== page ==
You can prevent your automatic screen saver from taking over while the prayer wheel is running: Right-click on the shortcut, and choose "Properties" at the bottom of the list of options. In the "Properties" dialog box click the "Misc" tab, and remove the checkmark for "allow screen saver" and then click "Close."

We are interested in finding an automatic Mani Wheel screen saver, but there is a certain merit to be had by intentionally starting the wheel. Try to really connect with the mantra and everything you know about what it means, or connect to your true good wishes for all beings (including yourself), just for a moment when you start up the Mani Wheel. You may be surprised by what a difference it makes!

Windows 3.1: Run the program to automatically extract and decompress the files. One way is to File Manager to open the folder containing the manizip.exe file, and double-click on the file. (Another way is to use the "Run" command on the "File" menu).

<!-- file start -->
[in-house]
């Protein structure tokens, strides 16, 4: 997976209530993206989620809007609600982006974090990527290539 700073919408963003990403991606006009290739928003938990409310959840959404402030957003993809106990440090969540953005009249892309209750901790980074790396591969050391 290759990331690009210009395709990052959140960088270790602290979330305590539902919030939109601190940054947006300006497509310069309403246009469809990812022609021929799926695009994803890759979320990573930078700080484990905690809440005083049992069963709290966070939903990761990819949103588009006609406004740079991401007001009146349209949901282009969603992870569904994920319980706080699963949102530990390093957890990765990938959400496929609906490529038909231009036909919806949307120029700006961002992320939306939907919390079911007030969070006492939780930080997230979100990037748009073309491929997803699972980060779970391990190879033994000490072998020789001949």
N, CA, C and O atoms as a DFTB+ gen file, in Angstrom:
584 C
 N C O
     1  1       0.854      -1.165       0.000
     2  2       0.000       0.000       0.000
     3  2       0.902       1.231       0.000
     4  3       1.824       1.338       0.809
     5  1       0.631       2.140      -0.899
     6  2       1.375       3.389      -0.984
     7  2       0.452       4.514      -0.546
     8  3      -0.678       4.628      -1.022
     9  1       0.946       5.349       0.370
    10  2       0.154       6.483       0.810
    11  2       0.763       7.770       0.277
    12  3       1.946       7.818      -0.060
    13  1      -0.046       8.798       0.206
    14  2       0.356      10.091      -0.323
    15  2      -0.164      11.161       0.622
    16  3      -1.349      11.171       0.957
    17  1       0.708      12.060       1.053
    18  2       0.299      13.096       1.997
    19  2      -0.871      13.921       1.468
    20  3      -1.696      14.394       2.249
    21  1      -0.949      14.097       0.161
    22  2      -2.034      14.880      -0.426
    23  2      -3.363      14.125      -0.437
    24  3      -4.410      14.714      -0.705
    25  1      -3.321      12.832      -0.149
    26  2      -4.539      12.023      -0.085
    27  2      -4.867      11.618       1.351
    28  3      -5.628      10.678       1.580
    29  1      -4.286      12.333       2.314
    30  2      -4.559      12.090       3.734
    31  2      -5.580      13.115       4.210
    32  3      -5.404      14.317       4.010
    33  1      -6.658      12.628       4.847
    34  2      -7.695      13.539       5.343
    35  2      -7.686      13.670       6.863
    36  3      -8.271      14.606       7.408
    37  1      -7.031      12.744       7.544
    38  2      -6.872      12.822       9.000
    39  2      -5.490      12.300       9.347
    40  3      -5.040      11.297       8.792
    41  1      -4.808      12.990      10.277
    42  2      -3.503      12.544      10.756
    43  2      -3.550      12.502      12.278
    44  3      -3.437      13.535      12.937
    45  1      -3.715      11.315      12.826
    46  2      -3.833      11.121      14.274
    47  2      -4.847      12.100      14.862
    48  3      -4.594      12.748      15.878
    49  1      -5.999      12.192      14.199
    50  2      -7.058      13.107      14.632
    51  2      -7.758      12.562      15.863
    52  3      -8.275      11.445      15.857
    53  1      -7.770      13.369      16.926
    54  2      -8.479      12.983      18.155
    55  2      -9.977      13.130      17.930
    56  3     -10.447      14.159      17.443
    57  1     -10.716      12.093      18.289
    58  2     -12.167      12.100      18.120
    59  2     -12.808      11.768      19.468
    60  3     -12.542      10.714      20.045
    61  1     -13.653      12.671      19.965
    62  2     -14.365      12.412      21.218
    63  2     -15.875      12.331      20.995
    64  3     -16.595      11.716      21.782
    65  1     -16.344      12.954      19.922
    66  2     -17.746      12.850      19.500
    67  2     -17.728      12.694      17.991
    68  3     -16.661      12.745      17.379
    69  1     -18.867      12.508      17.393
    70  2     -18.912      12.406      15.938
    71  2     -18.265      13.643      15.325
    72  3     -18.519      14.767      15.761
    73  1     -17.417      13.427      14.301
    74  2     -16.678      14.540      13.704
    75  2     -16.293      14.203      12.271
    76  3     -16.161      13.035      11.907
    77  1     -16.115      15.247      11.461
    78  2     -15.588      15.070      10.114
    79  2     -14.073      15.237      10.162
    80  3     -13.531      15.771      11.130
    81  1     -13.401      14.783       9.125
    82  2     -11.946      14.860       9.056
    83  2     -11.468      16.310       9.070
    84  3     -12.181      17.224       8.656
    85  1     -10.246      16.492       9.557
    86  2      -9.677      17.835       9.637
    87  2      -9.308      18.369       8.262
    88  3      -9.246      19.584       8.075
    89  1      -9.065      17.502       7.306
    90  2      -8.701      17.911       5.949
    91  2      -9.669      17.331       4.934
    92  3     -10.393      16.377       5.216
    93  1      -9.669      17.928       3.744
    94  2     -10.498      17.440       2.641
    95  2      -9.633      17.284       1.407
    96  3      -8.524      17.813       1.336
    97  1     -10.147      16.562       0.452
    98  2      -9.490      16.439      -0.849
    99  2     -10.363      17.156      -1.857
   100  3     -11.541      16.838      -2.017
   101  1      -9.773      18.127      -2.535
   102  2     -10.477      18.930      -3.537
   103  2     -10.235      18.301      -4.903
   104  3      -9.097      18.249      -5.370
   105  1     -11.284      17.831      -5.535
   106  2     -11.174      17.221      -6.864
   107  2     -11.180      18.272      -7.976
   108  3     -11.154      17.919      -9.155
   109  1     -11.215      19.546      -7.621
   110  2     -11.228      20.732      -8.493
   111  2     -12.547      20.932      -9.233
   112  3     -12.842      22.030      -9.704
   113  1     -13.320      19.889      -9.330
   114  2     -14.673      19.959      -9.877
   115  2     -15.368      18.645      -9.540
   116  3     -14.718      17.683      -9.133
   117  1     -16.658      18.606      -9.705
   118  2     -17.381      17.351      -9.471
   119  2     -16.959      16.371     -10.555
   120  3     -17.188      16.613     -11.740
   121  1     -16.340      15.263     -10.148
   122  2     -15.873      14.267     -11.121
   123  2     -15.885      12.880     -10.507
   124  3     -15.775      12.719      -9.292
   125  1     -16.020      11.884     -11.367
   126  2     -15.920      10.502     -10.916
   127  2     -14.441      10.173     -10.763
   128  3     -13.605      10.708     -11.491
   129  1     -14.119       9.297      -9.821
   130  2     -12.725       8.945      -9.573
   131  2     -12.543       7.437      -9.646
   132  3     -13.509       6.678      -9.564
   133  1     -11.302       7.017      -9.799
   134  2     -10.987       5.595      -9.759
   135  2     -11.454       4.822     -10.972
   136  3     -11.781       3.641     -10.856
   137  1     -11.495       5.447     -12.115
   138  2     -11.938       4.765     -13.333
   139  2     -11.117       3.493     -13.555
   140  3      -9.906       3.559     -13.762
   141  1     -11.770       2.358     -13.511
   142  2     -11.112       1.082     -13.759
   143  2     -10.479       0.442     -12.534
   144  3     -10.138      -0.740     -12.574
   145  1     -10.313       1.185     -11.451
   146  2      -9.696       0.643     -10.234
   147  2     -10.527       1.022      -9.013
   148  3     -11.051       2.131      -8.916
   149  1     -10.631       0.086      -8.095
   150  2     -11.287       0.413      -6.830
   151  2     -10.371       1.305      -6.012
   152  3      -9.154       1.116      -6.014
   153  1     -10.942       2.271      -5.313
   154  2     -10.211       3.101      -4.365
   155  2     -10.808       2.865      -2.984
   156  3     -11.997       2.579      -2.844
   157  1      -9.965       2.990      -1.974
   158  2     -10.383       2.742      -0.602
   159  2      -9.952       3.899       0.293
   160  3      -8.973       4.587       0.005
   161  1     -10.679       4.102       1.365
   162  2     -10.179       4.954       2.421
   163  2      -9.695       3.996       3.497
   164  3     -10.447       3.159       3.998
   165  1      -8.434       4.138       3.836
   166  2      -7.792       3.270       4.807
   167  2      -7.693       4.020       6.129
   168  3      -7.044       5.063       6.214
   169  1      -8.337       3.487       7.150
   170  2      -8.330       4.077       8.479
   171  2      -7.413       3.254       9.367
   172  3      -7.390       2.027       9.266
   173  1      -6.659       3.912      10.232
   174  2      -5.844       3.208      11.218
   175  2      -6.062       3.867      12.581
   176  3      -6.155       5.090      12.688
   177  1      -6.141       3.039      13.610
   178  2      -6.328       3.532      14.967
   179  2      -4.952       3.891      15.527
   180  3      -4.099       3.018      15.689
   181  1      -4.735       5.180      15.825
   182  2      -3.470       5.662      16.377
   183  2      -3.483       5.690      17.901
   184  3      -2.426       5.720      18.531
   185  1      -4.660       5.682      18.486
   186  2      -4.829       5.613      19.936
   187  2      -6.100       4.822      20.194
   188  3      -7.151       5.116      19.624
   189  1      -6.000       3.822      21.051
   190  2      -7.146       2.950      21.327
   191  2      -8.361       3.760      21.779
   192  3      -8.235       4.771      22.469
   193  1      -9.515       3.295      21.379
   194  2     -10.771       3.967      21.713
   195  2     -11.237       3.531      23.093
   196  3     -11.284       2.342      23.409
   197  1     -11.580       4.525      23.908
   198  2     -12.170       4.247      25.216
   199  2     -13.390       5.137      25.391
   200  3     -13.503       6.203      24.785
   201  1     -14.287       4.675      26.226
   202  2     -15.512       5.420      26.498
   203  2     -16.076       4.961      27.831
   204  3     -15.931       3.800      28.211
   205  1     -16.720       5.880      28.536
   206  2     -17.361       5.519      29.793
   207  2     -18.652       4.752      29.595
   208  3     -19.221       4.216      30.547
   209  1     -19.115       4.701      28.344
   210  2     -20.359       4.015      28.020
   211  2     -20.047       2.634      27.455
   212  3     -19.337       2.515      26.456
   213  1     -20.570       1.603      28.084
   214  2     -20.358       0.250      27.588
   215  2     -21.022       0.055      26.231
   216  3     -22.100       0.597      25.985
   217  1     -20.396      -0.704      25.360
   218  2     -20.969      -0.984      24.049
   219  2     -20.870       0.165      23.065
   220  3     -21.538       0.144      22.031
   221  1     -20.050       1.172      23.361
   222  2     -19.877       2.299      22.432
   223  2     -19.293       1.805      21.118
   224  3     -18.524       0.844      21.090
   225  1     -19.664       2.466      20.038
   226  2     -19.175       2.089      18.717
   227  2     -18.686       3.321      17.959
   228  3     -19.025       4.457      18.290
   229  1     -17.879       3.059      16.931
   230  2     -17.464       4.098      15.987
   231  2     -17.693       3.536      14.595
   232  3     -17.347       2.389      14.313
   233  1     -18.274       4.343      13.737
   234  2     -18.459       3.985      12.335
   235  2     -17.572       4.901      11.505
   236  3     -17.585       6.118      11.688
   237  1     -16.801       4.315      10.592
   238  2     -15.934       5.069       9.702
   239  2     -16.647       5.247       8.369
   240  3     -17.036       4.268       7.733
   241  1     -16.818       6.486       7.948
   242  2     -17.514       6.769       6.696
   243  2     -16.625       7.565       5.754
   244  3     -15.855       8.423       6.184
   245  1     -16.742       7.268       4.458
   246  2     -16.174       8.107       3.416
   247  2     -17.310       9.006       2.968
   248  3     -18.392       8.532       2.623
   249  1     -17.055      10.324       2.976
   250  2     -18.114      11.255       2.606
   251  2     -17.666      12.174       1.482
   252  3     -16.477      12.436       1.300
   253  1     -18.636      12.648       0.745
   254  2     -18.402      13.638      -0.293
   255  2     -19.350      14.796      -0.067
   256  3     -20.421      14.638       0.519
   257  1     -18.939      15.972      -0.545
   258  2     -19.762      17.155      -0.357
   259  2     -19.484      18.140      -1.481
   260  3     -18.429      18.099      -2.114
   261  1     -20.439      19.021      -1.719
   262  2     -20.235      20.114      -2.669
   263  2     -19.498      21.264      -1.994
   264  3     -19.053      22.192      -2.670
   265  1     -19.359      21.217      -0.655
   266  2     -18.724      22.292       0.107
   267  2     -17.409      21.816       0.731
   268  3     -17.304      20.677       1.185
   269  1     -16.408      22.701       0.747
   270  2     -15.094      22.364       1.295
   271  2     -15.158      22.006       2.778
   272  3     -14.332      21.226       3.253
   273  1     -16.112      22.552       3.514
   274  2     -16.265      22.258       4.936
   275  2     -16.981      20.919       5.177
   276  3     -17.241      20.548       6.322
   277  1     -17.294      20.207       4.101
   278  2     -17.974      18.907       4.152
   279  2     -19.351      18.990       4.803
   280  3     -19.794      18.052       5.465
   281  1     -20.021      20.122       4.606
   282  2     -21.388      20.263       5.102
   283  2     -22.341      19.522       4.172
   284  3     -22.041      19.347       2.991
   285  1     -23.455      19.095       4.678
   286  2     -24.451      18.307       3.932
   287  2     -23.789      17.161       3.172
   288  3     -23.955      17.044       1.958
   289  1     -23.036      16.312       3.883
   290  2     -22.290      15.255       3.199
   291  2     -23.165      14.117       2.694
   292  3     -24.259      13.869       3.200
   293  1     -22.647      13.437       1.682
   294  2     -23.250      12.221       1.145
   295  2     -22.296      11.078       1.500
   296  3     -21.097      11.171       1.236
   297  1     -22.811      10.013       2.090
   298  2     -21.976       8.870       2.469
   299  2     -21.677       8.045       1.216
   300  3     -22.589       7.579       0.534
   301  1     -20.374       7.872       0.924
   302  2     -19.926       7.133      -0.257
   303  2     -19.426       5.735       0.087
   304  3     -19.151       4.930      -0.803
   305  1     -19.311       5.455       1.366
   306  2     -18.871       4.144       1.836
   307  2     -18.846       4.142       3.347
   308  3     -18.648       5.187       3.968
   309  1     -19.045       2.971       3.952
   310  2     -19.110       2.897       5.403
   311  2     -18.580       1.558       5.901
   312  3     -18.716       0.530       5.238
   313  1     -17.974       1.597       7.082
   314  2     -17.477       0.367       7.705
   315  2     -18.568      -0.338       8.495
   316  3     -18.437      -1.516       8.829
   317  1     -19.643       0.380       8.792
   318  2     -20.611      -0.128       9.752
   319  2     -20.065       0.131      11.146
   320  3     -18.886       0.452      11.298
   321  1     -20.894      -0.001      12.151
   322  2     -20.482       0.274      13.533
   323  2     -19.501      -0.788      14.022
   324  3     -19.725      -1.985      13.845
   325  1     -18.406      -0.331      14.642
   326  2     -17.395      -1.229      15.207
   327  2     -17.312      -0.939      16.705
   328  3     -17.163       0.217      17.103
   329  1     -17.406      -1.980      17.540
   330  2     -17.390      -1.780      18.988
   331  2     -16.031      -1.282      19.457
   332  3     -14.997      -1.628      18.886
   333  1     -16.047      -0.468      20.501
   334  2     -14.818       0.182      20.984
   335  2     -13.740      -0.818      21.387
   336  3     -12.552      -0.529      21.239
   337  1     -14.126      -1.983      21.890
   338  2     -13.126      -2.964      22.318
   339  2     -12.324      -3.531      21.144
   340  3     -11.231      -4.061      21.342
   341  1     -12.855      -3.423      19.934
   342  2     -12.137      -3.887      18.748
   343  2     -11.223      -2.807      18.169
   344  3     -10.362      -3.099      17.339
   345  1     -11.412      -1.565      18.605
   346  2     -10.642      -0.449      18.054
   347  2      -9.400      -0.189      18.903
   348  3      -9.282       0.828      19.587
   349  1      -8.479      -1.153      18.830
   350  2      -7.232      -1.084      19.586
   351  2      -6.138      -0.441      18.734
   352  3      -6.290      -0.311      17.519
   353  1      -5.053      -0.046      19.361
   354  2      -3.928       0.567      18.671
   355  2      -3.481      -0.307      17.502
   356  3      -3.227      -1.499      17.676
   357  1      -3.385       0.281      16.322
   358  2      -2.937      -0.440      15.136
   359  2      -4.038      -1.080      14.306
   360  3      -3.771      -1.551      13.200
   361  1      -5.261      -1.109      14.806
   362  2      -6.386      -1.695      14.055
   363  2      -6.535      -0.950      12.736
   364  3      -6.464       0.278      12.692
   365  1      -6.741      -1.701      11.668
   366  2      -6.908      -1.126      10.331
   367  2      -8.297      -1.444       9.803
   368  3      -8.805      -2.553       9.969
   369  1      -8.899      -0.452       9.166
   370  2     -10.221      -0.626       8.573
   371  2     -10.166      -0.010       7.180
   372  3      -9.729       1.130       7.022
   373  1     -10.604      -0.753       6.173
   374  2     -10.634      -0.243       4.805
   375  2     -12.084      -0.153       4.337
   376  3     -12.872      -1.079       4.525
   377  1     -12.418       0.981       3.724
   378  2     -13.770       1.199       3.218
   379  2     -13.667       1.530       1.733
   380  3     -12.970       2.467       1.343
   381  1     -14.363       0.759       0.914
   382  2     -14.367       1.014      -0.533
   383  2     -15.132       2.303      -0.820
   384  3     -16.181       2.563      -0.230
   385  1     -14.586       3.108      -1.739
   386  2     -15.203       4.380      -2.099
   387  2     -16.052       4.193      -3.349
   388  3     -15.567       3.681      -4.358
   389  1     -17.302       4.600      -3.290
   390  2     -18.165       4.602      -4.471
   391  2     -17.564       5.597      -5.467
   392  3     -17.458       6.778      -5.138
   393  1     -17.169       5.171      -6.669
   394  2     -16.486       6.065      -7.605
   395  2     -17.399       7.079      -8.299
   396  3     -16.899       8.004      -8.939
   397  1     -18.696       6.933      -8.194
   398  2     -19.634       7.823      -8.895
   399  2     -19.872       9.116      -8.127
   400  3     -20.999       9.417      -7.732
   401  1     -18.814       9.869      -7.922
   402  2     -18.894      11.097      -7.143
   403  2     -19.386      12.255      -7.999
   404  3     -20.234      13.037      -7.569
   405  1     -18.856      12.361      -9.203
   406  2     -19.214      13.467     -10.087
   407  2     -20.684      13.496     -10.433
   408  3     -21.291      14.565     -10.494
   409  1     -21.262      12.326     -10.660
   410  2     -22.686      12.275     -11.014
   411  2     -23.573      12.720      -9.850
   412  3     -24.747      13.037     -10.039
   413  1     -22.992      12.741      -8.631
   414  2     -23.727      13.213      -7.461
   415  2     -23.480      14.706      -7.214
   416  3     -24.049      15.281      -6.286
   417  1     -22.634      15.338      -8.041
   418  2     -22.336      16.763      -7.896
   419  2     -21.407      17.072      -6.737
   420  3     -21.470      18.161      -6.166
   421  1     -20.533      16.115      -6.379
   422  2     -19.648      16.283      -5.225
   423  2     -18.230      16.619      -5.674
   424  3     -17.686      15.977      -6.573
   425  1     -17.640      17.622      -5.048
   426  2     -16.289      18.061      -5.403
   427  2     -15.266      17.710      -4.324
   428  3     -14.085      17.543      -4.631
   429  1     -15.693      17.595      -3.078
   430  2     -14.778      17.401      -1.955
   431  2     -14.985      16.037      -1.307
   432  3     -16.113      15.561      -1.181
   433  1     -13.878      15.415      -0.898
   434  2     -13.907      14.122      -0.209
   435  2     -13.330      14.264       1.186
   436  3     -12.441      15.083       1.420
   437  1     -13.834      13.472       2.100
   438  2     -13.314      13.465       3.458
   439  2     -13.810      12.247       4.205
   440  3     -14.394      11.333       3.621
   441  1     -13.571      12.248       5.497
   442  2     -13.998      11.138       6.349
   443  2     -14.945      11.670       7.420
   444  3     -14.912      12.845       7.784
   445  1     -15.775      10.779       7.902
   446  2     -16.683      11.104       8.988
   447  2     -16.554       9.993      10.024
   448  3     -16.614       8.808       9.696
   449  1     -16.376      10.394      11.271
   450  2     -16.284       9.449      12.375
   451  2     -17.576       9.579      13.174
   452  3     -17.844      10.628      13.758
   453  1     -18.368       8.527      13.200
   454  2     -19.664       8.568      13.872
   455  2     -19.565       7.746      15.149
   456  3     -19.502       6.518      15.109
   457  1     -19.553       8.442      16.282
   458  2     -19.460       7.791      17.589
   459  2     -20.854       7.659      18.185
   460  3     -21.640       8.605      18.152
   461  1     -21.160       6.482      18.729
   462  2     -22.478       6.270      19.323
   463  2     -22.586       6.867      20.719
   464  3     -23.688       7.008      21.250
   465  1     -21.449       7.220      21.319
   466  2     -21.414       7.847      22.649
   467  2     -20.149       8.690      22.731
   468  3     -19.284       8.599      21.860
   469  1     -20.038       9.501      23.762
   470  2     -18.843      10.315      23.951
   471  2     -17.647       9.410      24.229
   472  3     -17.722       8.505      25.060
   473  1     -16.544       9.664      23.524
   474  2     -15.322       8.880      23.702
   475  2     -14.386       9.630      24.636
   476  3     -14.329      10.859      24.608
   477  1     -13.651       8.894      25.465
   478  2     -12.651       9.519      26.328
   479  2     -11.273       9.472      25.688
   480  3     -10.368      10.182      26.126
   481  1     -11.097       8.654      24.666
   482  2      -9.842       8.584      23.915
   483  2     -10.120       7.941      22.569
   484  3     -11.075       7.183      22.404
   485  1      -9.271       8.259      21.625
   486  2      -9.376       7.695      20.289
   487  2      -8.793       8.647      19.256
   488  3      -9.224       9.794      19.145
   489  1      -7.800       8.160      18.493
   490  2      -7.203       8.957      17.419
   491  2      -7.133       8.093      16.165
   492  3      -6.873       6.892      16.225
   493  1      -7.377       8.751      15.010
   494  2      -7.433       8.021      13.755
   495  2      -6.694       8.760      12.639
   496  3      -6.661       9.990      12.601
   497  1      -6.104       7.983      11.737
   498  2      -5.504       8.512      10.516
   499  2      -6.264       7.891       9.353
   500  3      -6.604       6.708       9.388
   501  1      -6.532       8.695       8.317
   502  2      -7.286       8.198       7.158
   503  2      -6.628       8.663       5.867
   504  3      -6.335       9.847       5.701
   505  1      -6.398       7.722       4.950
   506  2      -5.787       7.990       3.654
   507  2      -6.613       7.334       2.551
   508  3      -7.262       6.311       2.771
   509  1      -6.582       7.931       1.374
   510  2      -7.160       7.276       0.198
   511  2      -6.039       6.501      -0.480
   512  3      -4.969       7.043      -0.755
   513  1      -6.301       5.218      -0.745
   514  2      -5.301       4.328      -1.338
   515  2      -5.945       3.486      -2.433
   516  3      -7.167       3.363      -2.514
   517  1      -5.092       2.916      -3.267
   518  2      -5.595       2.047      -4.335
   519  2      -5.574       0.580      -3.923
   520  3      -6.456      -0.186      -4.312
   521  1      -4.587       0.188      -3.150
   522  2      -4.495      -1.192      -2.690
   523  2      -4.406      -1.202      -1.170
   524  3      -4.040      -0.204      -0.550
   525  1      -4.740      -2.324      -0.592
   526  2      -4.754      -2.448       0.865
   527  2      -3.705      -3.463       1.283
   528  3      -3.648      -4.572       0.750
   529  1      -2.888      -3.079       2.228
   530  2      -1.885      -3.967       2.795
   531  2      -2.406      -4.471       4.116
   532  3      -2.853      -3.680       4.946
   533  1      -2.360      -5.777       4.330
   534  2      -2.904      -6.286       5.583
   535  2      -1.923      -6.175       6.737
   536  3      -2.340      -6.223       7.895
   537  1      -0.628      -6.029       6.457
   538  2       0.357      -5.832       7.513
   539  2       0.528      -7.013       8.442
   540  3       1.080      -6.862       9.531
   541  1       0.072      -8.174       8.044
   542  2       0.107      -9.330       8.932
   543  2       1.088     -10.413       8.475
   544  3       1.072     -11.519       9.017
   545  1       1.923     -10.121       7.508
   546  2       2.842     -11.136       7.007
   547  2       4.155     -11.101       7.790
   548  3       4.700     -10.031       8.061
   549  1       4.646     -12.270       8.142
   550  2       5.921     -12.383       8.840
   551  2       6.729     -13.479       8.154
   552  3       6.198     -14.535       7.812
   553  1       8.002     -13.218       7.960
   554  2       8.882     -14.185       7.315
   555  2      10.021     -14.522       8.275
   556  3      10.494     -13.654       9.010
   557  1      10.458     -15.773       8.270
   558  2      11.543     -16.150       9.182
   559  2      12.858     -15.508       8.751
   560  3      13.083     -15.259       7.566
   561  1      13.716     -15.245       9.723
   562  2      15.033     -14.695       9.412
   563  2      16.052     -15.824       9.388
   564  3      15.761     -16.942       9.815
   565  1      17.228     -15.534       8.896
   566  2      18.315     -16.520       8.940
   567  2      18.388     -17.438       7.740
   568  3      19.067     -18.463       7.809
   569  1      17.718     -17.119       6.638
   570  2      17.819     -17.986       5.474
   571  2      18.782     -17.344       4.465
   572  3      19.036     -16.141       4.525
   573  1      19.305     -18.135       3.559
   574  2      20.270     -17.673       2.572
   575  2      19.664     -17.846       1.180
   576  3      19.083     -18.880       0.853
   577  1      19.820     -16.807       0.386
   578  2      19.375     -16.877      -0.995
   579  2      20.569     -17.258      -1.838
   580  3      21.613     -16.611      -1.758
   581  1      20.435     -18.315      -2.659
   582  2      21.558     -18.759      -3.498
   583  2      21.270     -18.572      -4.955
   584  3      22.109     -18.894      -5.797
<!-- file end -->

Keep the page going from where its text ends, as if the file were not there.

Manib.exe is the program file. Double click it to start the program. Escape [Esc] to exit.

Now create an easy way to start the prayer wheel: 

    Method 1. Call up the Task Manager ([Ctrl][Esc]). Click on an unassigned button. Assign the manib.exe file to that button. 

    Method 2: If you normally work out of the Program Manager, create a program icon for the Mani Wheel and put it in a Program Group that you normally leave open. Click on the "DOS Prompt" icon in "Main." Open the "File" menu and select "Copy." Choose the folder (directory) where you want the new icon to reside and click "OK." Now click on the new icon, open the "File" menu, and select "Properties." Change the command line to "manib.exe" and the Working Directory the directory containing the Mani Wheel files. Give the new program item a name that you will recognize, like "Wheel" or "Prayer Wheel" or "Mani, and click "OK."

The program runs in a DOS session, which must be in full screen mode for the prayer wheel to function correctly.

To end the program, press escape [Esc] and close the DOS session. 

DOS: The MANIB.EXE file and the VDSCM19.RLE files must reside in the same directory. I would put a batch file ("WHEEL.BAT"?) for starting the program into some directory on the PATH.

Don't run the MANI.BAT file from the zip package unless you want both the MANIZIP file and the README file deleted. I would delete the MANI.BAT file instead.

To end the program, press escape [Esc].